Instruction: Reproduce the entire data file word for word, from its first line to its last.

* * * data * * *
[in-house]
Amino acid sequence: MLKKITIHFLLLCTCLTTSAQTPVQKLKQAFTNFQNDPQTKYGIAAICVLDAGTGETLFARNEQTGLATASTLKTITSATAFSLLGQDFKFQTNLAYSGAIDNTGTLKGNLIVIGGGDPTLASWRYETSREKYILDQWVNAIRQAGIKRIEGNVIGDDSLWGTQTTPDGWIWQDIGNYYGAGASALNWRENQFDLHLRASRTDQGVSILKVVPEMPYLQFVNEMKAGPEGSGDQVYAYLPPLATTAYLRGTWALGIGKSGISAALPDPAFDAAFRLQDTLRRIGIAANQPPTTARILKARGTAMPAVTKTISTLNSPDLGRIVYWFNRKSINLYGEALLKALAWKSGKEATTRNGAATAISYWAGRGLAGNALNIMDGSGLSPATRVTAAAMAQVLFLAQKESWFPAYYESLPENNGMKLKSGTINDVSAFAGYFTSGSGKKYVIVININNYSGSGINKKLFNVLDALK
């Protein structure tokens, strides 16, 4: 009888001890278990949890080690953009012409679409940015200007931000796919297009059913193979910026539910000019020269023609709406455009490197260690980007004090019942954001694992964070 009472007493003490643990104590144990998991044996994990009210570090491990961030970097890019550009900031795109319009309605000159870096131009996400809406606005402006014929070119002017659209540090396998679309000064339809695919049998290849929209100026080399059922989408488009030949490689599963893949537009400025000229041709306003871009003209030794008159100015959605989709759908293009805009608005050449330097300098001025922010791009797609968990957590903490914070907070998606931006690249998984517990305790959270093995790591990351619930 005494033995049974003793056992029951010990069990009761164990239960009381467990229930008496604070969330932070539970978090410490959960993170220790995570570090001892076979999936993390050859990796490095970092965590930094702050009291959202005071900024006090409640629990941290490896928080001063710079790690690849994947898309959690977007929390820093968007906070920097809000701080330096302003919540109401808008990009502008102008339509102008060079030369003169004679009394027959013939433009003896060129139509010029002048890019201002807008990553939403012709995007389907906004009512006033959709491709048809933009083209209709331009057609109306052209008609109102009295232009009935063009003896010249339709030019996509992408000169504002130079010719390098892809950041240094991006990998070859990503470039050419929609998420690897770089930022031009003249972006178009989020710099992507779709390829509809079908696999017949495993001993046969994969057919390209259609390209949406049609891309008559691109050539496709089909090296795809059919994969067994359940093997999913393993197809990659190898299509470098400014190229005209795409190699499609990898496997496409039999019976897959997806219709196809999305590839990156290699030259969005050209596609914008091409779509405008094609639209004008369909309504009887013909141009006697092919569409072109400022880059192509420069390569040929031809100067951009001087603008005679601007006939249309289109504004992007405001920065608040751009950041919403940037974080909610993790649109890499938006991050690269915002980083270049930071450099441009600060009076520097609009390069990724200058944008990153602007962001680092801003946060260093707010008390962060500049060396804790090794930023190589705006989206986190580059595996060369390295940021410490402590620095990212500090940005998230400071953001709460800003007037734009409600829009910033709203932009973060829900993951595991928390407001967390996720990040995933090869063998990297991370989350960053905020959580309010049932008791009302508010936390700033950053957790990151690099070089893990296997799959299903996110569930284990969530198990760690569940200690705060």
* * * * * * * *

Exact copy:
[in-house]
Amino acid sequence: MLKKITIHFLLLCTCLTTSAQTPVQKLKQAFTNFQNDPQTKYGIAAICVLDAGTGETLFARNEQTGLATASTLKTITSATAFSLLGQDFKFQTNLAYSGAIDNTGTLKGNLIVIGGGDPTLASWRYETSREKYILDQWVNAIRQAGIKRIEGNVIGDDSLWGTQTTPDGWIWQDIGNYYGAGASALNWRENQFDLHLRASRTDQGVSILKVVPEMPYLQFVNEMKAGPEGSGDQVYAYLPPLATTAYLRGTWALGIGKSGISAALPDPAFDAAFRLQDTLRRIGIAANQPPTTARILKARGTAMPAVTKTISTLNSPDLGRIVYWFNRKSINLYGEALLKALAWKSGKEATTRNGAATAISYWAGRGLAGNALNIMDGSGLSPATRVTAAAMAQVLFLAQKESWFPAYYESLPENNGMKLKSGTINDVSAFAGYFTSGSGKKYVIVININNYSGSGINKKLFNVLDALK
């Protein structure tokens, strides 16, 4: 009888001890278990949890080690953009012409679409940015200007931000796919297009059913193979910026539910000019020269023609709406455009490197260690980007004090019942954001694992964070 009472007493003490643990104590144990998991044996994990009210570090491990961030970097890019550009900031795109319009309605000159870096131009996400809406606005402006014929070119002017659209540090396998679309000064339809695919049998290849929209100026080399059922989408488009030949490689599963893949537009400025000229041709306003871009003209030794008159100015959605989709759908293009805009608005050449330097300098001025922010791009797609968990957590903490914070907070998606931006690249998984517990305790959270093995790591990351619930 005494033995049974003793056992029951010990069990009761164990239960009381467990229930008496604070969330932070539970978090410490959960993170220790995570570090001892076979999936993390050859990796490095970092965590930094702050009291959202005071900024006090409640629990941290490896928080001063710079790690690849994947898309959690977007929390820093968007906070920097809000701080330096302003919540109401808008990009502008102008339509102008060079030369003169004679009394027959013939433009003896060129139509010029002048890019201002807008990553939403012709995007389907906004009512006033959709491709048809933009083209209709331009057609109306052209008609109102009295232009009935063009003896010249339709030019996509992408000169504002130079010719390098892809950041240094991006990998070859990503470039050419929609998420690897770089930022031009003249972006178009989020710099992507779709390829509809079908696999017949495993001993046969994969057919390209259609390209949406049609891309008559691109050539496709089909090296795809059919994969067994359940093997999913393993197809990659190898299509470098400014190229005209795409190699499609990898496997496409039999019976897959997806219709196809999305590839990156290699030259969005050209596609914008091409779509405008094609639209004008369909309504009887013909141009006697092919569409072109400022880059192509420069390569040929031809100067951009001087603008005679601007006939249309289109504004992007405001920065608040751009950041919403940037974080909610993790649109890499938006991050690269915002980083270049930071450099441009600060009076520097609009390069990724200058944008990153602007962001680092801003946060260093707010008390962060500049060396804790090794930023190589705006989206986190580059595996060369390295940021410490402590620095990212500090940005998230400071953001709460800003007037734009409600829009910033709203932009973060829900993951595991928390407001967390996720990040995933090869063998990297991370989350960053905020959580309010049932008791009302508010936390700033950053957790990151690099070089893990296997799959299903996110569930284990969530198990760690569940200690705060």